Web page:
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conformation question

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  • conformation question

    OK, I have a 2.5 yr old gelding. Over the weekend I took some pics of him and finally today got around to comparing them to ones I took of him as a long yearling, just to see how much he's changed in the last year. I was absolutely shocked to notice he is now slightly back at the knee on his LF. I hadn't realized it until now. Looking at pics from a year ago, the LF looks perfectly fine. (His RF was/is fine.) I went through some other photos I'd taken of the horses sporadically through the year, and in every one where he's grazing, he is always standing with RF forward, LF back.

    That got me to thinking-- could his prefered grazing stance have caused him to develop a more back at the knee conformation as he's grown? I know that grazing stance has been shown to affect hoof angles, but haven't heard anything about conformation. If this is possible, is there any way I can encourage him to stand more with LF forward and RF back to help "correct" this? I'm just really surprised at the definite change in conformation in that leg and would sincerely appreciate any advice or insight. TIA!

  • #2
    I would hazard a guess that if you look closely at his feet they may be slightly different shapes and one of his heels may be higher than the other. I'd start be having his feet trimmed or rasped every 4 weeks and try to get and keep him as equal as possible as he finishes growing. If he is truly back at the knee and his feet are identical then I pretty much think you have to live with what youve got. But worth consulting with your vet and farrier.
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    • #3
      Did you go out and look at his leg? Because photos can be deceiving and you don't mention verifying that he's actually back at the knee....

      toomanyponies gave you good advice.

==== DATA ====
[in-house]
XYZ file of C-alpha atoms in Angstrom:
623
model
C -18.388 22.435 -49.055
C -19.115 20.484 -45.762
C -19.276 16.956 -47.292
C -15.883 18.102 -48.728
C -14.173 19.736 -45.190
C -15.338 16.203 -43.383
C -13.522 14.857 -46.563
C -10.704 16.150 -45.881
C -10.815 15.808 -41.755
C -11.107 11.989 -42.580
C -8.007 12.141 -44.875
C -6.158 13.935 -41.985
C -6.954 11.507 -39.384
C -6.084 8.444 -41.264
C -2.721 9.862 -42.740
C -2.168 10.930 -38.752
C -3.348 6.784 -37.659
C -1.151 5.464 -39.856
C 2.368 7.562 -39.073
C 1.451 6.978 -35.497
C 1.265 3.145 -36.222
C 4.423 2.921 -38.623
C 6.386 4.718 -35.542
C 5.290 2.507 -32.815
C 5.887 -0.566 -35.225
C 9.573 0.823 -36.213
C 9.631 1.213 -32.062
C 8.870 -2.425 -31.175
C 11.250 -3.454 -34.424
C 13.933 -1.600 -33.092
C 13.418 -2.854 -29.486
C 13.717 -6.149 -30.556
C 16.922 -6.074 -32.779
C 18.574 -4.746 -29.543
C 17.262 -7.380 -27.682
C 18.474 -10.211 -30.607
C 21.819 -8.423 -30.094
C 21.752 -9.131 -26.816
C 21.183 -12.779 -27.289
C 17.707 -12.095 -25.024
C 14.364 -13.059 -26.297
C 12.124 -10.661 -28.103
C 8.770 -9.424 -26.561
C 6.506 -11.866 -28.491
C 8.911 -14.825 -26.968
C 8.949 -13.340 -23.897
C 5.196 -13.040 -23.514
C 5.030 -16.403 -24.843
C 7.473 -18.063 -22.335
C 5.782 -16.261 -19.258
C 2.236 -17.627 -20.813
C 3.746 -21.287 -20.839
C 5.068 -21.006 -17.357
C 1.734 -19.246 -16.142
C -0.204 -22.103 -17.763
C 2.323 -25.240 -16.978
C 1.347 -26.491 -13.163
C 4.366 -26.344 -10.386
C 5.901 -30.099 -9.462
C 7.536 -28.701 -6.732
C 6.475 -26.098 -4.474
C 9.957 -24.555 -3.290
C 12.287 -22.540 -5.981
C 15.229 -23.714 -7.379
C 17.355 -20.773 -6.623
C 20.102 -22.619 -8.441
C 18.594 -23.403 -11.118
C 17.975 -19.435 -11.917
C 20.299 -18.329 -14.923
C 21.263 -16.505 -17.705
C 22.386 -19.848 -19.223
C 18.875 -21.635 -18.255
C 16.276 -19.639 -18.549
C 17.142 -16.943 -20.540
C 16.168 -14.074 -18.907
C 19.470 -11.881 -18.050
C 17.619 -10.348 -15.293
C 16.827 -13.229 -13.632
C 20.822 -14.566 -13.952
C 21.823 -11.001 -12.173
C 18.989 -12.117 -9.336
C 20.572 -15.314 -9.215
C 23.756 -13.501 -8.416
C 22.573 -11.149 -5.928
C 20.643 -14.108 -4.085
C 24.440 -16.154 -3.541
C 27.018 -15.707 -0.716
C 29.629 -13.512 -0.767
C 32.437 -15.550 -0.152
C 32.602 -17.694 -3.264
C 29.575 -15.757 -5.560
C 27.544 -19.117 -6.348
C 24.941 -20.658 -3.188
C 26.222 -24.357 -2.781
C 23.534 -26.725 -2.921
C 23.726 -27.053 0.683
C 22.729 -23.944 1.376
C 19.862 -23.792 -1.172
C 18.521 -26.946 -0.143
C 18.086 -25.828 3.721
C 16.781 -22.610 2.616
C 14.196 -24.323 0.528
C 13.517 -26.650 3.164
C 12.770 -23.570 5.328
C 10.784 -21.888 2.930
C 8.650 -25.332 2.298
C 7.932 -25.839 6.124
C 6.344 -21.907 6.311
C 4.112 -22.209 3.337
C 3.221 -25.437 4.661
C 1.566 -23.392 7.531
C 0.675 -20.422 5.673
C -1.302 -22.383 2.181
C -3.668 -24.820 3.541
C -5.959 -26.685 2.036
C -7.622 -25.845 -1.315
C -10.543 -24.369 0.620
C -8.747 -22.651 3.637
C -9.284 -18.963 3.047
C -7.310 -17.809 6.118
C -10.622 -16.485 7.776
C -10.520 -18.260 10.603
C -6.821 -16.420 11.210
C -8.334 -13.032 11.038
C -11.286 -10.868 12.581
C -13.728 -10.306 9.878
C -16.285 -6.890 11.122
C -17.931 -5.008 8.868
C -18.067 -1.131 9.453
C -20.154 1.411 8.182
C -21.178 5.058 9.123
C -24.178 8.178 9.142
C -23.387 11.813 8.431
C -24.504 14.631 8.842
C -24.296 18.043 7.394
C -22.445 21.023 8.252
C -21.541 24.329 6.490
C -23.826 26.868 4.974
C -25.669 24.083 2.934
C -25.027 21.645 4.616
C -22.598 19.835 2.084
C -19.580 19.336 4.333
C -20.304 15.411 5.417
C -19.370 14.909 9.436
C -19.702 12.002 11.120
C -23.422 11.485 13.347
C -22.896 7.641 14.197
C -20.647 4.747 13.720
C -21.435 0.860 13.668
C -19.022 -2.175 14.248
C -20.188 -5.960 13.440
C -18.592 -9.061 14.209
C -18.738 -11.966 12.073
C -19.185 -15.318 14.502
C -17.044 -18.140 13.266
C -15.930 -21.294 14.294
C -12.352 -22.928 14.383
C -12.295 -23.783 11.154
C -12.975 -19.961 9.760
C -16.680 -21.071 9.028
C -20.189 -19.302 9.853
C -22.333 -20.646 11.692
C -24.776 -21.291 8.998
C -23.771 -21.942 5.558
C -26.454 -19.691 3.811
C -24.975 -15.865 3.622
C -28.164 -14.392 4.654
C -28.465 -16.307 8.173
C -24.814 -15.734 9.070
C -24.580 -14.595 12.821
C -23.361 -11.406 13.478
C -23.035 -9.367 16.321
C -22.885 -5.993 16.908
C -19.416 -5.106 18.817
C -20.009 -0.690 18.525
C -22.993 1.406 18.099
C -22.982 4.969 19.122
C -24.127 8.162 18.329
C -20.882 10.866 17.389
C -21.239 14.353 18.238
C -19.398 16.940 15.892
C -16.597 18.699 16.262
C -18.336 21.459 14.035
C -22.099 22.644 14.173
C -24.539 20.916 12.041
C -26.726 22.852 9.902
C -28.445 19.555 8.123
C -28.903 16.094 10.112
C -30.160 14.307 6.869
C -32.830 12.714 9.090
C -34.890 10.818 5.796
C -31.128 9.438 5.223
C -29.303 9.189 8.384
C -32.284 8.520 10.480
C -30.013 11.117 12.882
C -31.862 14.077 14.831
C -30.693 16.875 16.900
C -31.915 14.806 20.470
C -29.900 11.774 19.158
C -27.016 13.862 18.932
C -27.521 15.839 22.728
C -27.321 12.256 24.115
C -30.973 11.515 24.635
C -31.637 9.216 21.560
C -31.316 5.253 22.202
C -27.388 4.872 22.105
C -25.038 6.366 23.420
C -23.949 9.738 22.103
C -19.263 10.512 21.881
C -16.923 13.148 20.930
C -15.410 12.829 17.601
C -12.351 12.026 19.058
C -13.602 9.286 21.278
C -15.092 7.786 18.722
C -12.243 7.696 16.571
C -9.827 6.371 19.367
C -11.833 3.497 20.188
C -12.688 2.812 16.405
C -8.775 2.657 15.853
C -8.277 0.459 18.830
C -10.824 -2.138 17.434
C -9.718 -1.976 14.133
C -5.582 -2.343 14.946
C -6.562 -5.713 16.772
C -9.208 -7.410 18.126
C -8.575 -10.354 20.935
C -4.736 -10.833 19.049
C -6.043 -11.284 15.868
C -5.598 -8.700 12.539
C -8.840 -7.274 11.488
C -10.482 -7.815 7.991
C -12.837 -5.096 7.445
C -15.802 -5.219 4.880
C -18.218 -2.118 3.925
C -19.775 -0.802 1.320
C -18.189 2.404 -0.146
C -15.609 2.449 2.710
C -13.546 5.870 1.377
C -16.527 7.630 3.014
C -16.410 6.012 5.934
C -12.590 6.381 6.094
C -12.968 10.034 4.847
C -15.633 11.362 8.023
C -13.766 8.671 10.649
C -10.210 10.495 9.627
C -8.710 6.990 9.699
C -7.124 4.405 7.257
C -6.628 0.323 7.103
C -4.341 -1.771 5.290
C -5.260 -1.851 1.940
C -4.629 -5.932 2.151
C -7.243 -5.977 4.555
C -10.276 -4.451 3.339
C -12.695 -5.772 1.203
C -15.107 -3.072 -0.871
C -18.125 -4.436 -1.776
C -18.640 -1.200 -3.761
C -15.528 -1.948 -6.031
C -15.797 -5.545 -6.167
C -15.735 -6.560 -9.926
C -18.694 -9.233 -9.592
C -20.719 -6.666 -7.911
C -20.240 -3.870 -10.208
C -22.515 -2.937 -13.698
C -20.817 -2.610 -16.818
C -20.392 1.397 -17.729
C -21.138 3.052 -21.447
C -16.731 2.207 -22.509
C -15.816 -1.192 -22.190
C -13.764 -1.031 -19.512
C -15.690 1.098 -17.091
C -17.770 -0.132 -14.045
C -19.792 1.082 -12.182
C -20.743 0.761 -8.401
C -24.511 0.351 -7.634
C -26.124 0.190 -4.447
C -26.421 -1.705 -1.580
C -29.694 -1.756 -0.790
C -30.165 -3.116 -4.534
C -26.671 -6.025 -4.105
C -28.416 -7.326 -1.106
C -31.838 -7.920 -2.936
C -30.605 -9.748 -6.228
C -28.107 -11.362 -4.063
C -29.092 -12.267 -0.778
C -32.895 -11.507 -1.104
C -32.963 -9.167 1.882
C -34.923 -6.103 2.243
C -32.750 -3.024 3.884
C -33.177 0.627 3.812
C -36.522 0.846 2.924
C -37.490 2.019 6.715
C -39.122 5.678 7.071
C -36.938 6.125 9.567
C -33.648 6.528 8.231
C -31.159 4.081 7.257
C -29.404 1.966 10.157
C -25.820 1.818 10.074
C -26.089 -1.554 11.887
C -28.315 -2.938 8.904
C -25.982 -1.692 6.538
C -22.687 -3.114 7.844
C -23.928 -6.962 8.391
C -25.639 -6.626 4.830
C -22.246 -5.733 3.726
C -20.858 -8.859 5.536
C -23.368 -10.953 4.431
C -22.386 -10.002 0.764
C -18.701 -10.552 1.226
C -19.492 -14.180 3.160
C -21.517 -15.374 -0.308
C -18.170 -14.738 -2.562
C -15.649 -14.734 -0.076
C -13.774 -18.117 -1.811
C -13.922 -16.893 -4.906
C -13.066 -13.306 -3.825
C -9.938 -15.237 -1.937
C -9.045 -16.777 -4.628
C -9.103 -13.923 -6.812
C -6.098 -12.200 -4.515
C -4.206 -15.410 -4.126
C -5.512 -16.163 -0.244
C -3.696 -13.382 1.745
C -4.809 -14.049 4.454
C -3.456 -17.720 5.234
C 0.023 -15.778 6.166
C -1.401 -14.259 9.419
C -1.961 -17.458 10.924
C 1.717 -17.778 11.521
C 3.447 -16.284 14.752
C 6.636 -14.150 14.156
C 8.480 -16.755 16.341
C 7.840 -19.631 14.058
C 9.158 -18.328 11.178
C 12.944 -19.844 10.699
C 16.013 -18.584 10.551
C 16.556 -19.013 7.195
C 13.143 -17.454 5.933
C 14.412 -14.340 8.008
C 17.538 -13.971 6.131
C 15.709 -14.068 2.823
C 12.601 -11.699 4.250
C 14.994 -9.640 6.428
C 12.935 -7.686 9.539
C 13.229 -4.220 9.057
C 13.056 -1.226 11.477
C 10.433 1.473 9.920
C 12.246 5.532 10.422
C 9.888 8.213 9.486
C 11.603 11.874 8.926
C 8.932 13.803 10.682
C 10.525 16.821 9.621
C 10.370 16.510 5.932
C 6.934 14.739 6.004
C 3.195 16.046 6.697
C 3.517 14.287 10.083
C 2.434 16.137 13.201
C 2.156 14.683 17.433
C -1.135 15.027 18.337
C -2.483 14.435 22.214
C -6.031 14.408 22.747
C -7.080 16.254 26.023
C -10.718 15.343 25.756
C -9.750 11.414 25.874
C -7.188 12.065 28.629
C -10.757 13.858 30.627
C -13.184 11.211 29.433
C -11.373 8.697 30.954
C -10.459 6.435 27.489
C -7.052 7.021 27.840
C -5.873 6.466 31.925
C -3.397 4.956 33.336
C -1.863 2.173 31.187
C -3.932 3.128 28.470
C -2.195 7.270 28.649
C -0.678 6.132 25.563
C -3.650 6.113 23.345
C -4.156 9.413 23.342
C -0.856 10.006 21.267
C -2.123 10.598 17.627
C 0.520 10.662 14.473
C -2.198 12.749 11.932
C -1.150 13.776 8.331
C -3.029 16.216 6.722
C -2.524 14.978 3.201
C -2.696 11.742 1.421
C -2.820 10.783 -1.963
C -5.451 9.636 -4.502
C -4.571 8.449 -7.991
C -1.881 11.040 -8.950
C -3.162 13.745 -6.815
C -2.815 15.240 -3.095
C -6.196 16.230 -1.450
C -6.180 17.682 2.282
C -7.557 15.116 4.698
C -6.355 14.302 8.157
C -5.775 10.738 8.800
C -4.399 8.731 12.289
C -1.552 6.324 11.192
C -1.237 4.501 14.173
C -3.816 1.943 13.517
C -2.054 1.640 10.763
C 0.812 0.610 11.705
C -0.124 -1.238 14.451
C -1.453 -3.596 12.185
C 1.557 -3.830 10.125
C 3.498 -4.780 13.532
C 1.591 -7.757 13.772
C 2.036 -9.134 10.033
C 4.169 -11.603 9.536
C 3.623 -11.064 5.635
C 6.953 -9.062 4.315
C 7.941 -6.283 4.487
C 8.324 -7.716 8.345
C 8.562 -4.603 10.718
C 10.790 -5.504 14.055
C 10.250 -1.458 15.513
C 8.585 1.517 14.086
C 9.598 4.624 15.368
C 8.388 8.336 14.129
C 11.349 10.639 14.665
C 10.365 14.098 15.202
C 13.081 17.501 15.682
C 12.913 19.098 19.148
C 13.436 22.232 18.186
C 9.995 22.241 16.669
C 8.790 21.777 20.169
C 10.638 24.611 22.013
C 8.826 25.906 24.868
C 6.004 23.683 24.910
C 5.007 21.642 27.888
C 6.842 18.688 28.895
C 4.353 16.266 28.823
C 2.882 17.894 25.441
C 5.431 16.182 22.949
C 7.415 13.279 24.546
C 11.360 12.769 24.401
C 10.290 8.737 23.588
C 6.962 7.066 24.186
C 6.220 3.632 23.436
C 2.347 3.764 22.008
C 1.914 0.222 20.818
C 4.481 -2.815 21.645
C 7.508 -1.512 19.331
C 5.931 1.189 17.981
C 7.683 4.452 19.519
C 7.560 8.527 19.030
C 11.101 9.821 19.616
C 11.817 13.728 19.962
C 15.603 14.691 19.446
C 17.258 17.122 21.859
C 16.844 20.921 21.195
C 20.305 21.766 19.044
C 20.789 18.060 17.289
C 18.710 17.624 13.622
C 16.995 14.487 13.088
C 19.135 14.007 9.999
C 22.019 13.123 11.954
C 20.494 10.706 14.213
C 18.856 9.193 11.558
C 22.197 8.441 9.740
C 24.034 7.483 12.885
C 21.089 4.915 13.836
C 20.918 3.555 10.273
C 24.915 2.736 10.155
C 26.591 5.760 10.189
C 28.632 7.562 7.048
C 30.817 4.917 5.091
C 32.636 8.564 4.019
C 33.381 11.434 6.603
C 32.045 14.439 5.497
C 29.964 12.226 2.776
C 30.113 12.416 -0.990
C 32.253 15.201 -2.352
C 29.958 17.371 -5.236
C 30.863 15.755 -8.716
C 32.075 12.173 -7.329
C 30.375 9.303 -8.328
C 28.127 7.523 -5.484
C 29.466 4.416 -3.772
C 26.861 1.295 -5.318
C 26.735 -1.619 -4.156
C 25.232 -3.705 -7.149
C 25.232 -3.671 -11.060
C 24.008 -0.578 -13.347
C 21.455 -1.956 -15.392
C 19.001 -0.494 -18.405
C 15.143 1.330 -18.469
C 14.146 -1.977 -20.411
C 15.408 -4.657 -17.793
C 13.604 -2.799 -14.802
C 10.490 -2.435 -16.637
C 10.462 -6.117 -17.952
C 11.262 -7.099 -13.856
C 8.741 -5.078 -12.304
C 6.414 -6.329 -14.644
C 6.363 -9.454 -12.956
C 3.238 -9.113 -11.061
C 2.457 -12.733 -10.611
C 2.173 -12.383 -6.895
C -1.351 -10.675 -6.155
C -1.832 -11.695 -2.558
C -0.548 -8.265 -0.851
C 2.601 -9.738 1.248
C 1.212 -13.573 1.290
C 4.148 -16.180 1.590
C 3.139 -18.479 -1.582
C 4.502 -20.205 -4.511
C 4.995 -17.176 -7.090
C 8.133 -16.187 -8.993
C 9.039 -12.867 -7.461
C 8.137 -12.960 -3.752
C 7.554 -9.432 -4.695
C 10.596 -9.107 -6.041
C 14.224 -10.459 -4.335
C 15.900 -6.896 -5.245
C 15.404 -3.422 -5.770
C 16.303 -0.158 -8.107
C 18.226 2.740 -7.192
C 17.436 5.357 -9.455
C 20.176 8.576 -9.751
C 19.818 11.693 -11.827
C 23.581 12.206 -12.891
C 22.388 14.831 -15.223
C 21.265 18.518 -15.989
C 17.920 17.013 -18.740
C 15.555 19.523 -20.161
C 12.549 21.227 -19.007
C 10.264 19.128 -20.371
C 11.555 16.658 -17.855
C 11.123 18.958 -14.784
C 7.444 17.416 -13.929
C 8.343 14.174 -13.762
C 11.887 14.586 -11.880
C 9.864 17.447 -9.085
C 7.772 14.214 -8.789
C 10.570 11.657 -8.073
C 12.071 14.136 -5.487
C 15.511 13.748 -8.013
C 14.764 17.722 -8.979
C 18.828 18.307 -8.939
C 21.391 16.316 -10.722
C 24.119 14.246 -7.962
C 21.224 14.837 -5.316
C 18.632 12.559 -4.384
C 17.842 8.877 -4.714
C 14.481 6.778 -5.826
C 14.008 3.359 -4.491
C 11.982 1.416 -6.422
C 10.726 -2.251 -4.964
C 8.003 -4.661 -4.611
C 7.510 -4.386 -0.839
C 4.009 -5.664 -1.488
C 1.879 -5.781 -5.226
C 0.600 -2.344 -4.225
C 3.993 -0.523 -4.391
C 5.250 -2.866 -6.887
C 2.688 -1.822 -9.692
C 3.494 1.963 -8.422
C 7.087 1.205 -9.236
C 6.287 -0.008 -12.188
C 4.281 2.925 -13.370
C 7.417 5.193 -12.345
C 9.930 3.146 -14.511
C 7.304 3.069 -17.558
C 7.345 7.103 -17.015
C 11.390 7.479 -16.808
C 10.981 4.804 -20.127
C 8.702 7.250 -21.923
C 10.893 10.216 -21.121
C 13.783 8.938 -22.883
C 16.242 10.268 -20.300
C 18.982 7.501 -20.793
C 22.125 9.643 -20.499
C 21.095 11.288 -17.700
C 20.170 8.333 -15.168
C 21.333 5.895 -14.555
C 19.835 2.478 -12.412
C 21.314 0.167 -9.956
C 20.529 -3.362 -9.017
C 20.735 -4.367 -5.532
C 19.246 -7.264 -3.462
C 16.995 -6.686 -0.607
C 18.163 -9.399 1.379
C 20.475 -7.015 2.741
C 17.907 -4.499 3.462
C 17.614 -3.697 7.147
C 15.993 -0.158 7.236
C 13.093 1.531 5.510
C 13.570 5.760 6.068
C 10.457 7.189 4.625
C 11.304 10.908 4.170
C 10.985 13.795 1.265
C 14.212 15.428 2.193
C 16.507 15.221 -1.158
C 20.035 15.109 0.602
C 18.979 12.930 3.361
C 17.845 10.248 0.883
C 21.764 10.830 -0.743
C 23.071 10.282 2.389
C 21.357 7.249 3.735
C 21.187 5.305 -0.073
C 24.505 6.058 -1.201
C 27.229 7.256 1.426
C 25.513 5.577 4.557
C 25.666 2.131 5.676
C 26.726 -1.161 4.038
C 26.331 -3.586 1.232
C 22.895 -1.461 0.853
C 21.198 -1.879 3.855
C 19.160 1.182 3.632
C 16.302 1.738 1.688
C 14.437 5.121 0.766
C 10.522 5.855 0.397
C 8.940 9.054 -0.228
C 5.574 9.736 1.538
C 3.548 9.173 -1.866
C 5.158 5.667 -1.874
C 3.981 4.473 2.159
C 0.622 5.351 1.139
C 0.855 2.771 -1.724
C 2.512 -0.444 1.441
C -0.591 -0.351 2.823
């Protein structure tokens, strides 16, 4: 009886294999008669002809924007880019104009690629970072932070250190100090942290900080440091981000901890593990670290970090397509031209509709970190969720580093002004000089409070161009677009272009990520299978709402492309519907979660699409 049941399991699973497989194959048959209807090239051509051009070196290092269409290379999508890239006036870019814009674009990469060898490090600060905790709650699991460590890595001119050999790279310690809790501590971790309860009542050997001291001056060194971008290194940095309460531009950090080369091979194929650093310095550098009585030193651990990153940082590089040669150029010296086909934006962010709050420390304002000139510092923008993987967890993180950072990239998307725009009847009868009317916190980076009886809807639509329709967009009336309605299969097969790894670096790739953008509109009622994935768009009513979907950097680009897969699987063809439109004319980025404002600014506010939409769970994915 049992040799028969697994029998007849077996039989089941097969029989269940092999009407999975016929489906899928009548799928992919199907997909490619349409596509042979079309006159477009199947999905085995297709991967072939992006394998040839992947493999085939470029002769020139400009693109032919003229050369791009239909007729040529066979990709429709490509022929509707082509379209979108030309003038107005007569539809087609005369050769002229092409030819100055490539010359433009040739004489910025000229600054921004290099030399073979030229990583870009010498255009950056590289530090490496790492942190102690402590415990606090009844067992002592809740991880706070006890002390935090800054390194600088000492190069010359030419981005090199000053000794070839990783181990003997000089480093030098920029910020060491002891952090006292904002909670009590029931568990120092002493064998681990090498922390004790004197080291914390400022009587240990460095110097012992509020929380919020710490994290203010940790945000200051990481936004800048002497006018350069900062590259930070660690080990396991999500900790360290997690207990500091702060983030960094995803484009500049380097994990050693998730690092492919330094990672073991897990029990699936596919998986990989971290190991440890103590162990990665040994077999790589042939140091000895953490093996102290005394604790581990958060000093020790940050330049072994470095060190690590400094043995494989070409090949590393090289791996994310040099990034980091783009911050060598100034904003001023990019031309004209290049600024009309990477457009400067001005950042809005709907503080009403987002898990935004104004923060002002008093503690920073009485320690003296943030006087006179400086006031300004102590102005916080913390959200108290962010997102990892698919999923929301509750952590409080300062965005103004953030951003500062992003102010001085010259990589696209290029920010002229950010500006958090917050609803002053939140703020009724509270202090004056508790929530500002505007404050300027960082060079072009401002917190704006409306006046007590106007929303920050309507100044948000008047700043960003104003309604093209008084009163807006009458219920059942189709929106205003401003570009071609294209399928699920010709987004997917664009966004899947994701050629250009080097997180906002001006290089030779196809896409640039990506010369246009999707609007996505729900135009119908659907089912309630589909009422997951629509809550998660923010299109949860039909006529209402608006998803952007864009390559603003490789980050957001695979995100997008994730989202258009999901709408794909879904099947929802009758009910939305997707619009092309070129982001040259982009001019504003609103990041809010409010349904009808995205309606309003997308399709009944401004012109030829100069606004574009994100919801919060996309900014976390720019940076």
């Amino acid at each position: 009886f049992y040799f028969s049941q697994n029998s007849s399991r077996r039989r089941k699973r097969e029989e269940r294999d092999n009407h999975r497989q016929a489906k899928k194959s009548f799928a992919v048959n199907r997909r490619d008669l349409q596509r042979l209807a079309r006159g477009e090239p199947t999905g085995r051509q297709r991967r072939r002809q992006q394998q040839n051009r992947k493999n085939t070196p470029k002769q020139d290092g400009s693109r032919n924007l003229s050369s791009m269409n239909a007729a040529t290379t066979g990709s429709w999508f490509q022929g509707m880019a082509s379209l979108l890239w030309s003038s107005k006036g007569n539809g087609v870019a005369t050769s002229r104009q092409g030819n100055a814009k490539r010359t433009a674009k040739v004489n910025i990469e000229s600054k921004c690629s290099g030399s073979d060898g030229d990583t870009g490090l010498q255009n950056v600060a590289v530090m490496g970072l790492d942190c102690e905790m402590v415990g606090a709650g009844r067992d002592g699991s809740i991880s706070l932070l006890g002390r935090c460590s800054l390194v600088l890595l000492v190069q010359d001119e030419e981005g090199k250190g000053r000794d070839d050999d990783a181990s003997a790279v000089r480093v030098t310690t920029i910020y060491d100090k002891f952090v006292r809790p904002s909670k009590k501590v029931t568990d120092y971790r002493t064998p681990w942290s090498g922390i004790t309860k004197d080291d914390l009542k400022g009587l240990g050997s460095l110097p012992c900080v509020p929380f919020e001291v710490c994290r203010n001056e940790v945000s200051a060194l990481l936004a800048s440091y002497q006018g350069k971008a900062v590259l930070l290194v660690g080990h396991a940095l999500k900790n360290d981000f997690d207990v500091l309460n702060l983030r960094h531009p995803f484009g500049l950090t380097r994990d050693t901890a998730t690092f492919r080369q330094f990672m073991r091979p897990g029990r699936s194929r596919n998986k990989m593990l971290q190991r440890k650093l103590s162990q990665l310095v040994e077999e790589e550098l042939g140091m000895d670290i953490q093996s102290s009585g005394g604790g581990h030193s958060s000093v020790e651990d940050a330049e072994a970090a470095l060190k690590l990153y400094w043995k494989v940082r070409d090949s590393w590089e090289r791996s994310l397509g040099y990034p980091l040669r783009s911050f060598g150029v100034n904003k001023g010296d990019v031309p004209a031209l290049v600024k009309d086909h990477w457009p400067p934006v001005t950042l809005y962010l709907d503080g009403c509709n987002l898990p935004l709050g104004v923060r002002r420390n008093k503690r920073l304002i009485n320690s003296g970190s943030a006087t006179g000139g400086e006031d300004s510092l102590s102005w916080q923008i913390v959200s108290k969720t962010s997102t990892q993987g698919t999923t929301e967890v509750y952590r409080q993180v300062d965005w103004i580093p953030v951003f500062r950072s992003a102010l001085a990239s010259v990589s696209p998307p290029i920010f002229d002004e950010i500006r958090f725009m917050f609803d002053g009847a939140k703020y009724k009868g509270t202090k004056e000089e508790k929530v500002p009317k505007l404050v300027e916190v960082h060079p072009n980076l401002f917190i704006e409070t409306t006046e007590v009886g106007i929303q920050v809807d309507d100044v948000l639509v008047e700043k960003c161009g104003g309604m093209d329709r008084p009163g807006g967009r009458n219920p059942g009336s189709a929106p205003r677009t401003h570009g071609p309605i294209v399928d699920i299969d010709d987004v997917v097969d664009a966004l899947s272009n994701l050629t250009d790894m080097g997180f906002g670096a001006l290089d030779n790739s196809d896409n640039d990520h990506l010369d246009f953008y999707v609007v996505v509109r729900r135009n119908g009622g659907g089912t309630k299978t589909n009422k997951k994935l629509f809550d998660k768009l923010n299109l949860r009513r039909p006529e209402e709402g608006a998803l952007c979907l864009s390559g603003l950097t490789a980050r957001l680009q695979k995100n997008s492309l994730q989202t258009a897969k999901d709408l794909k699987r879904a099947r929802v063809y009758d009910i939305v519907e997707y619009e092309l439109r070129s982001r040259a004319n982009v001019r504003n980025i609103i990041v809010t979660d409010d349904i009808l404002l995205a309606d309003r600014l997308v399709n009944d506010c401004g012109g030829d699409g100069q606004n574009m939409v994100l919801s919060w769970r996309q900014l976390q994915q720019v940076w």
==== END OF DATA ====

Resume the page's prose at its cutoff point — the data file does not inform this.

If Kim Kardashian wants to set up a gofundme to purchase the Wu Tang album from Martin Shkreli, guess what people you DON'T HAVE TO DONATE.


      • #4
        I went through two panic attacks while my filly was going through her twos. Both times I was positive she was back at the knee or over at the knee and had images of my event filly retired in a field before we even got on course.

        After discussions with my farrier he calmed me and explained that the growing process puts strain on their legs in different ways while they go from being level to downhill to uphill to wherever they end up when fully grown. We continued with our trimming program (farrier out ever 6 weeks, I rasp every week) and everything was fine.

        I do agree with shortening your trimming schedule to every 4 weeks and have a good discussion with your farrier but don't panic quite yet. I'm sure it's just a growth spurt and he'll even out nicely and give you those straight legs you saw in him as a yearling.
        Last edited by Sadiegem; Dec. 5, 2012, 10:08 AM. Reason: clarity


        • #5
          Always grazing in the same stance can definitely cause one foot to be clubbier than the other. I agree with a 3-4 week trimming schedule, with angles measured each time. If there is a significant different in the two feet angles, use caution to not lower the steep one too quickly. 2-3 degrees at each trim will work, and is not too likely to make the horse's tendons/ligaments sore. I went through this exact same scenario with a filly. She is now 3.5 and her feet are exactly the same.
          Maryanne Nicpon
          Minglewood Sport Horses
          Ballston Spa, NY


          • #6
            I'm not sure I agree that both feet have to be perfectly matched. I feel each hoof should be trimmed to support the leg above it. If you are lucky enough to have two perfectly matched front/back legs than yes you should have two matched front/back feet but perfectly matched legs is more rare than two mismatched legs.


            • Original Poster

              Thanks for everyone's input. Luckily, his feet are absolutely perfect. My farrier never tires of saying how good his feet are. I managed to spend some time actually looking at him (as opposed to just making sure he had 4 legs, a head and a tail and no wounds on him) and watching him walk and move yesterday. It definitely does appear that he is developing a more back at the knee conformation and movement on his left front leg, while his right front still looks fine.

              I put in a call to my farrier to pick his brain and see what he thinks, and from there may contact my vet as well. In the past, I've always sold my babies by the time they're long yearlings, but since he was the last foal from my favorite mare, he's a keeper. So of course I worry over every little nick and ding he gets and stress over making sure he's growing correctly. Thanks again, everyone.